Eerie sound from black hole released by Nasa

Scientists created a sonification to make the sound audible to humans for the first time

This is the first image of Sagittarius A* (or Sgr A* for short), the supermassive black hole at the center of our galaxy.  It was captured by the Event Horizon Telescope (EHT), an array which linked together radio observatories across the planet to form a single "Earth-sized" virtual telescope.  The new view captures light bent by the powerful gravity of the black hole, which is four million times more massive than our Sun.   EHT Collaboration / National Science Foundation / Handout via REUTERS      TPX IMAGES OF THE DAY
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Nasa has released a haunting sound from an enormous black hole more than 200 million light-years from Earth.

The black hole is at the centre of the Perseus galaxy cluster and has been associated with sound since 2003, the space agency said.

Pressure waves from the black hole have caused ripples in the galaxy cluster’s hot gas, but could only be translated into a note that humans are not able to hear.

But this year scientists created a sonification – when data is converted into sound – to make the sound audible for the first time.

“In this new sonification of Perseus, the sound waves astronomers previously identified were extracted and made audible for the first time,” Nasa said.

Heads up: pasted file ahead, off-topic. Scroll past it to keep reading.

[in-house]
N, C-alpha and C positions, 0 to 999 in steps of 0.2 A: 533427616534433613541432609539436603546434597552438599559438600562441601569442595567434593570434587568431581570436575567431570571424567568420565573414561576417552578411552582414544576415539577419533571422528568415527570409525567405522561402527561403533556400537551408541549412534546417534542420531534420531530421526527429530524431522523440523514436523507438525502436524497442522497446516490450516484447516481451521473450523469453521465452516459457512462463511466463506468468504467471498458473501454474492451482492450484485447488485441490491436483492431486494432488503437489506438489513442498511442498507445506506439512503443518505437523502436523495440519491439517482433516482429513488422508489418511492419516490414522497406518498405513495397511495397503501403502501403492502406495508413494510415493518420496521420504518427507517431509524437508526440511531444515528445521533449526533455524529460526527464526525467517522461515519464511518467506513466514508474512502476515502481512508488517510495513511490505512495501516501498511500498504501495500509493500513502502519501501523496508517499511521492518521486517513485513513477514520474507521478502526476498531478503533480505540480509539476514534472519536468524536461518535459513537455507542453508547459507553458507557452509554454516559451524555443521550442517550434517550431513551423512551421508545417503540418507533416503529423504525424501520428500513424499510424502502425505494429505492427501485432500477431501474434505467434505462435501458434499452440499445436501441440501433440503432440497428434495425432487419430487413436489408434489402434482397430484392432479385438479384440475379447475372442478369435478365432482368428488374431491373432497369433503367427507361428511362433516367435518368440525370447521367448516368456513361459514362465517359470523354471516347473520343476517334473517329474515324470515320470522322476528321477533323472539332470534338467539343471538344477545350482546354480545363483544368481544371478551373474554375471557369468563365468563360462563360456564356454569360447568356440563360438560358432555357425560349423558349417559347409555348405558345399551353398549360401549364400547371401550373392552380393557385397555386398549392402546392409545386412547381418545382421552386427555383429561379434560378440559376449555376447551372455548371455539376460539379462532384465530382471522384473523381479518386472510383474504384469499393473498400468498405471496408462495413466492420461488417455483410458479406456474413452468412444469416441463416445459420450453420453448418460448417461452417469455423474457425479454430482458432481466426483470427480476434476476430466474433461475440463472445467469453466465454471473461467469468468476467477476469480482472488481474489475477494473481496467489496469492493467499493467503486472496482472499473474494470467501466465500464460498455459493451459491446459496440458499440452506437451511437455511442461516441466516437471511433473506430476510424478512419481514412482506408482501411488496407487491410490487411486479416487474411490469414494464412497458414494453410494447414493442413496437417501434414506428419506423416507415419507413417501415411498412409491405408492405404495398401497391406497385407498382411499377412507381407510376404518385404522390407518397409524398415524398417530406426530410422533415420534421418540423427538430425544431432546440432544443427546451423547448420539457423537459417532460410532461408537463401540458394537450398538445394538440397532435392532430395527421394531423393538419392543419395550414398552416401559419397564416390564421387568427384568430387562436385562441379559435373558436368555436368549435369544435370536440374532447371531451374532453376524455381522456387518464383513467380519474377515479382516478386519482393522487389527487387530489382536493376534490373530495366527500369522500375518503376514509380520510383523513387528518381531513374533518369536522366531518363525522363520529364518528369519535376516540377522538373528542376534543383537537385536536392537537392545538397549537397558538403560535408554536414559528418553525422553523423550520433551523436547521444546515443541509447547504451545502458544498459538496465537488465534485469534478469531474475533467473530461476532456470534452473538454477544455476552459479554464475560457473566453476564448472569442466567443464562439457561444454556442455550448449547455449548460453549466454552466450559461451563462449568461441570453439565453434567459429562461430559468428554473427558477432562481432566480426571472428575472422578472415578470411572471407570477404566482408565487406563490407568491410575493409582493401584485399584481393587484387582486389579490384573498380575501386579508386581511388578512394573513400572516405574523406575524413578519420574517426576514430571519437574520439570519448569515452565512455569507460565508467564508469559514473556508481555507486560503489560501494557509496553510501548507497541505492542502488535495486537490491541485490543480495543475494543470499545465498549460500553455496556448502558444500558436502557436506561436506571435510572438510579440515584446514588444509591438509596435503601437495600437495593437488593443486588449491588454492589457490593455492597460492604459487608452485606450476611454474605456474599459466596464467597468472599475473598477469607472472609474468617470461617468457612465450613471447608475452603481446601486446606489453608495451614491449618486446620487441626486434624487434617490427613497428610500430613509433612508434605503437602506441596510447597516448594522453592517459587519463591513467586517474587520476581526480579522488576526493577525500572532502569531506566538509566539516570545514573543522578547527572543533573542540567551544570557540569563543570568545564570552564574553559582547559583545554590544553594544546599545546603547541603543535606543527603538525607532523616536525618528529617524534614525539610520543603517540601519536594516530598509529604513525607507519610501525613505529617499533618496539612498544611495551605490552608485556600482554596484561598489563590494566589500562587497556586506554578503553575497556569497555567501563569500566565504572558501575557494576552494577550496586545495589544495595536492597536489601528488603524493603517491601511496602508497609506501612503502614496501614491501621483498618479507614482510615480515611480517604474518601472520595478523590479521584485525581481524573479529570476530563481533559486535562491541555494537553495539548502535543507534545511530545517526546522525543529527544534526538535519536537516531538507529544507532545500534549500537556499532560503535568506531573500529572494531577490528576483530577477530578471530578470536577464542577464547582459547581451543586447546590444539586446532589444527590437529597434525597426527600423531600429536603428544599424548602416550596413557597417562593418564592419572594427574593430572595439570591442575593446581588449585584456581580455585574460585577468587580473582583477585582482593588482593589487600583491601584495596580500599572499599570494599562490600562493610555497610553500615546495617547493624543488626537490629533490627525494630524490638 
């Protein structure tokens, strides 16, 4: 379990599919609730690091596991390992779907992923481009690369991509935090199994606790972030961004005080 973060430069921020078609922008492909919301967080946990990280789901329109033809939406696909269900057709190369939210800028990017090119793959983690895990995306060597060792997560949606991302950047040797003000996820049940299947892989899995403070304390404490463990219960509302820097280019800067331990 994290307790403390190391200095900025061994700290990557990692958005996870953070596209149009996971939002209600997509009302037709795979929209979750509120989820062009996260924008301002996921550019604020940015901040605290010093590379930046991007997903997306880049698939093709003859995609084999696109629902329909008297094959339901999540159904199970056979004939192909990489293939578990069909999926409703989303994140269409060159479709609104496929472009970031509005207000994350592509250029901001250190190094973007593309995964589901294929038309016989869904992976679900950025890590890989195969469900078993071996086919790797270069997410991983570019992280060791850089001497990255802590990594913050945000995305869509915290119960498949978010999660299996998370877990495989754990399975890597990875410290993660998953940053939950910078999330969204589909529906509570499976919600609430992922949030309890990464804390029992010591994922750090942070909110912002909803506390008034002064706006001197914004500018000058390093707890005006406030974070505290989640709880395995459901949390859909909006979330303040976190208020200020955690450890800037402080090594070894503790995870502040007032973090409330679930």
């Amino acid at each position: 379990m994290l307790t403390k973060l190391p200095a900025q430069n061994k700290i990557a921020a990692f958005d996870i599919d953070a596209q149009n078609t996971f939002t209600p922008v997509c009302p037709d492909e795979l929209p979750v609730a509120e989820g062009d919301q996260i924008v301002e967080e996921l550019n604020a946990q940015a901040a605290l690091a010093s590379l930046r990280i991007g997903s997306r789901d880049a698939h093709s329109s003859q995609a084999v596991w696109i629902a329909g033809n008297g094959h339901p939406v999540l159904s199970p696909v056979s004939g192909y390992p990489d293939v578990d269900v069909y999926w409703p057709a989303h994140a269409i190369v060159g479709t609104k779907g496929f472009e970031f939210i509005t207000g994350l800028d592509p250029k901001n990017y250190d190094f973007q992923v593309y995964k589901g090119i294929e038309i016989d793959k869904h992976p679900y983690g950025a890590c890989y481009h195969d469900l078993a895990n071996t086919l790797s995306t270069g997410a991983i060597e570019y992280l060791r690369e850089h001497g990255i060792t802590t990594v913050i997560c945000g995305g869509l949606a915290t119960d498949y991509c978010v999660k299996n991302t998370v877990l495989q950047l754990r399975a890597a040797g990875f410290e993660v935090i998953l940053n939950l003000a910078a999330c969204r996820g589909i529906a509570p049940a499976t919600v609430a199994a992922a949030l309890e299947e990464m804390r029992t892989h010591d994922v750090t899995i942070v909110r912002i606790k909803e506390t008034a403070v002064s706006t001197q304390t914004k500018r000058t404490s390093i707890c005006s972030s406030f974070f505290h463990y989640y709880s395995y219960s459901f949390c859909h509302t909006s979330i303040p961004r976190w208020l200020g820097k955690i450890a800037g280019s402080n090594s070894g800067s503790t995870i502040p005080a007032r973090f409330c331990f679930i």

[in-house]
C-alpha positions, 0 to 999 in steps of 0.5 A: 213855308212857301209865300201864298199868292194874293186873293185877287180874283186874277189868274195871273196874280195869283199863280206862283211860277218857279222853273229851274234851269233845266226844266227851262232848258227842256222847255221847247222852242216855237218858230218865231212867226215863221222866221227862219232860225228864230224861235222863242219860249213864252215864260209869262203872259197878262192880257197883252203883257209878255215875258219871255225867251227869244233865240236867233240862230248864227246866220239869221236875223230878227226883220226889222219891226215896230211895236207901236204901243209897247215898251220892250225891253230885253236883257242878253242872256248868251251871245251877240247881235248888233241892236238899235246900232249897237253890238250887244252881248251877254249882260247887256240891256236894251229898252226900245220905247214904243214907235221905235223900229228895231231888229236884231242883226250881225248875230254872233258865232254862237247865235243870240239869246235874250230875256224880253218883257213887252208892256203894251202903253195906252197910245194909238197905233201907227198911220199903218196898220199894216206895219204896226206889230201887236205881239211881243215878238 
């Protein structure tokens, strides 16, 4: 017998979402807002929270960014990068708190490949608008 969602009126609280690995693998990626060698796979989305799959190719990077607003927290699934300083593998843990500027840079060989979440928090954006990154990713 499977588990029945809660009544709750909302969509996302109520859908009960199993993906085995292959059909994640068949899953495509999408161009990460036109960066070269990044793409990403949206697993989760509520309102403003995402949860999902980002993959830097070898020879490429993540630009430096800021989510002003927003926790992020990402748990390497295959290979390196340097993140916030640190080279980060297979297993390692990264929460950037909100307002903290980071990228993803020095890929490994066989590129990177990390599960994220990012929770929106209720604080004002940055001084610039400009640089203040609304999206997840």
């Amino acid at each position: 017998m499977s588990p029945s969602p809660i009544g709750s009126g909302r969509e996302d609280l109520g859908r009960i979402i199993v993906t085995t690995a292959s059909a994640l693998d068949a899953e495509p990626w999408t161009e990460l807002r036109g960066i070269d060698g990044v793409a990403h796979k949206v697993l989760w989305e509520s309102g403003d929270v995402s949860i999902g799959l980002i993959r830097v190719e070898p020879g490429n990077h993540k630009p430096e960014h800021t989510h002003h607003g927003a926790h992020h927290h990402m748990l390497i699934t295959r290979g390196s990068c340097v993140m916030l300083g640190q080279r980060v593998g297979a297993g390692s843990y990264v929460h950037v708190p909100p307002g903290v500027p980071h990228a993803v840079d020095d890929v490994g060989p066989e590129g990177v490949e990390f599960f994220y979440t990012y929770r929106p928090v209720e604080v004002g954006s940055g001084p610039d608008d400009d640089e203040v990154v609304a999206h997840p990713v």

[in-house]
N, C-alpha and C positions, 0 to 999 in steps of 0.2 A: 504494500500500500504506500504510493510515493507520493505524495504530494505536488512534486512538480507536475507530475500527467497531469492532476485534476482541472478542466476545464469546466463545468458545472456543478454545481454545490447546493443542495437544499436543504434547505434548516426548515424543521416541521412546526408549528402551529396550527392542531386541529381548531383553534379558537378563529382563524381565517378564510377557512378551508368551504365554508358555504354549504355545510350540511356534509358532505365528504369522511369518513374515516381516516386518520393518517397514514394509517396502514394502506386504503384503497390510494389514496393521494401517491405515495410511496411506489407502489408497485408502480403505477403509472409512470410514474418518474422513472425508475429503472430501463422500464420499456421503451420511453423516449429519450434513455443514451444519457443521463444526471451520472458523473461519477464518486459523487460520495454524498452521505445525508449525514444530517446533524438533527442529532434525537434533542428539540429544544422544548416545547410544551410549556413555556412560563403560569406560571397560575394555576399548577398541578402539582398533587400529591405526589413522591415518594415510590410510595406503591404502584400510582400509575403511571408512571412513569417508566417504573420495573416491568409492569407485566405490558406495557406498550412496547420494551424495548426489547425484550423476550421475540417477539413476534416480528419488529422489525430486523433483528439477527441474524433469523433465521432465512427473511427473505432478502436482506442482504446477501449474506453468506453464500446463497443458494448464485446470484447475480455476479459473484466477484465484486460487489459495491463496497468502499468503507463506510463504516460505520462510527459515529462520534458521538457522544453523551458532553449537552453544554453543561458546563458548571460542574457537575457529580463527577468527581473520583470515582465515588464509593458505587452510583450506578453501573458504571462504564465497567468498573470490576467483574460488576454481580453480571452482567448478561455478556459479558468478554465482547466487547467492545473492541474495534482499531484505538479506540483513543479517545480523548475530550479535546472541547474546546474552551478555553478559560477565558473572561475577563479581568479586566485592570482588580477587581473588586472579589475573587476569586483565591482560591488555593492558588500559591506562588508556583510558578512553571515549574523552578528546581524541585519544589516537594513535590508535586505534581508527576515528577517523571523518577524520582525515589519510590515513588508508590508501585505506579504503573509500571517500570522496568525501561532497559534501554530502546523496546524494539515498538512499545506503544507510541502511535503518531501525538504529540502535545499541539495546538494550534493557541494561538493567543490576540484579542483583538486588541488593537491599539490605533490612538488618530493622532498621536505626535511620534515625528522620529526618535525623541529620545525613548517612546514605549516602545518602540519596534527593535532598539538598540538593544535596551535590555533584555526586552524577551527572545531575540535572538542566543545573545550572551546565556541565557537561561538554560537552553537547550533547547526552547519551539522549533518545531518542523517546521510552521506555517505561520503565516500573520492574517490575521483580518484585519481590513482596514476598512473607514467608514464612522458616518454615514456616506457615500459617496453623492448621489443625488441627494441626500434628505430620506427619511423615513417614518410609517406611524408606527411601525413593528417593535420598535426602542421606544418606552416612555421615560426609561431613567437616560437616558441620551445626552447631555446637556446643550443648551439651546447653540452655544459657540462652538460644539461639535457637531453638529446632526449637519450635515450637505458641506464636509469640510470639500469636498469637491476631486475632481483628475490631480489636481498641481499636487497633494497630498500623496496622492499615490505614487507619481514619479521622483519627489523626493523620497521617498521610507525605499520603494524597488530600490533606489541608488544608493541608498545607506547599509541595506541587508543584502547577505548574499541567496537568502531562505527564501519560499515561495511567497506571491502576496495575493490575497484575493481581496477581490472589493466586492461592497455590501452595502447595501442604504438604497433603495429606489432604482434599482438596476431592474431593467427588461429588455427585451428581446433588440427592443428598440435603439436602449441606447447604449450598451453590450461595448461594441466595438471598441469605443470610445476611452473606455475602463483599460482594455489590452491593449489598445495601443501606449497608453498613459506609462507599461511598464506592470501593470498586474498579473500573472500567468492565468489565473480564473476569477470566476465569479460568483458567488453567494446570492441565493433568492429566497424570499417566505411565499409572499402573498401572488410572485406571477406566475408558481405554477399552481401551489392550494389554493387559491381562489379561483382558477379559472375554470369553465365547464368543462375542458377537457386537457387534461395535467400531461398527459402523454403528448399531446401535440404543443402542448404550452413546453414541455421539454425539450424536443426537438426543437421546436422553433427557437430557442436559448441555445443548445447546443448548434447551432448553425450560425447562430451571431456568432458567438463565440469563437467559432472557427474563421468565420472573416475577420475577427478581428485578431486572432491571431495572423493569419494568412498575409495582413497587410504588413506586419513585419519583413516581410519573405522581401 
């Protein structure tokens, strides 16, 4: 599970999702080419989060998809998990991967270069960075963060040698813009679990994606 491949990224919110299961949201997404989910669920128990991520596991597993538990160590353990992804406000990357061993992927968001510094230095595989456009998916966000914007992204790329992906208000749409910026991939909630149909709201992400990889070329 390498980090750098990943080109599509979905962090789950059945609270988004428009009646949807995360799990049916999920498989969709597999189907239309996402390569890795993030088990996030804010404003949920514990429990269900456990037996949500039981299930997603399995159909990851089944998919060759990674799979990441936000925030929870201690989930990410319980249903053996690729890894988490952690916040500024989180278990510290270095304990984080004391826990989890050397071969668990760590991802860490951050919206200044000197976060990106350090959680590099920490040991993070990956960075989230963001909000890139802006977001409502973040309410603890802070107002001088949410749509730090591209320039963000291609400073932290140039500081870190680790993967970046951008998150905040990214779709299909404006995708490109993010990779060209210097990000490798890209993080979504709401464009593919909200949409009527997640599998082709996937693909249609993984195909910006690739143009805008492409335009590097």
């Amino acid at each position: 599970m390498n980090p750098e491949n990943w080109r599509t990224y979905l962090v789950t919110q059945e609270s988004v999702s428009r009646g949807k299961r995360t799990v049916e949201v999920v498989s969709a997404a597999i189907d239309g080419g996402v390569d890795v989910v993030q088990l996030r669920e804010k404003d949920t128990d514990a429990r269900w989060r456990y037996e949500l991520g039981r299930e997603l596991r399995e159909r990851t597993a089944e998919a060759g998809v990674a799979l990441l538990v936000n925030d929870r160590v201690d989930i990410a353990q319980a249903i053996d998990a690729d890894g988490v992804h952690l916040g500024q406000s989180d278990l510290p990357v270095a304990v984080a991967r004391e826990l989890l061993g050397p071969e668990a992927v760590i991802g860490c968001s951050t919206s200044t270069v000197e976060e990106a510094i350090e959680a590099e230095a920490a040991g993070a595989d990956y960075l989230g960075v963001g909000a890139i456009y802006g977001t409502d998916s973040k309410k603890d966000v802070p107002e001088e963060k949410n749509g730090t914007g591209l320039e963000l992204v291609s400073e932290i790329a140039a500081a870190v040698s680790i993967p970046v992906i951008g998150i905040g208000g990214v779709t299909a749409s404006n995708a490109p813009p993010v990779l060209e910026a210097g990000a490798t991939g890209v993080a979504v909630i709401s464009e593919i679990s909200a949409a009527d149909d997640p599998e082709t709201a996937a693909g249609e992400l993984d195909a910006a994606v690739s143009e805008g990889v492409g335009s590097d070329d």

“The sound waves were extracted in radial directions, that is, outwards from the centre.

“The signals were then resynthesised into the range of human hearing by scaling them upward by 57 and 58 octaves above their true pitch.”

Black holes are points in space where gravity pulls so much that not even light up can escape, Nasa said.

In 2019, an image of a black hole was captured by scientists for the first time. The picture showed a black hole in the Messier 87 galaxy.

It had a mass more than six billion times that of the Sun and the picture helped to prove astronomers’ theories about black holes.

They used the Event Horizon Telescope, a global network of synchronised radio observatories, to capture the image.

Creating a sonification of a black hole has now allowed Nasa to prove that space is not completely silent.

“The popular misconception that there is no sound in space originates with the fact that most of space is essentially a vacuum, providing no medium for sound waves to propagate through,” the agency said.

“A galaxy cluster, on the other hand, has copious amounts of gas that envelop the hundreds or even thousands of galaxies within it, providing a medium for the sound waves to travel.”

Updated: August 22, 2022, 5:25 PM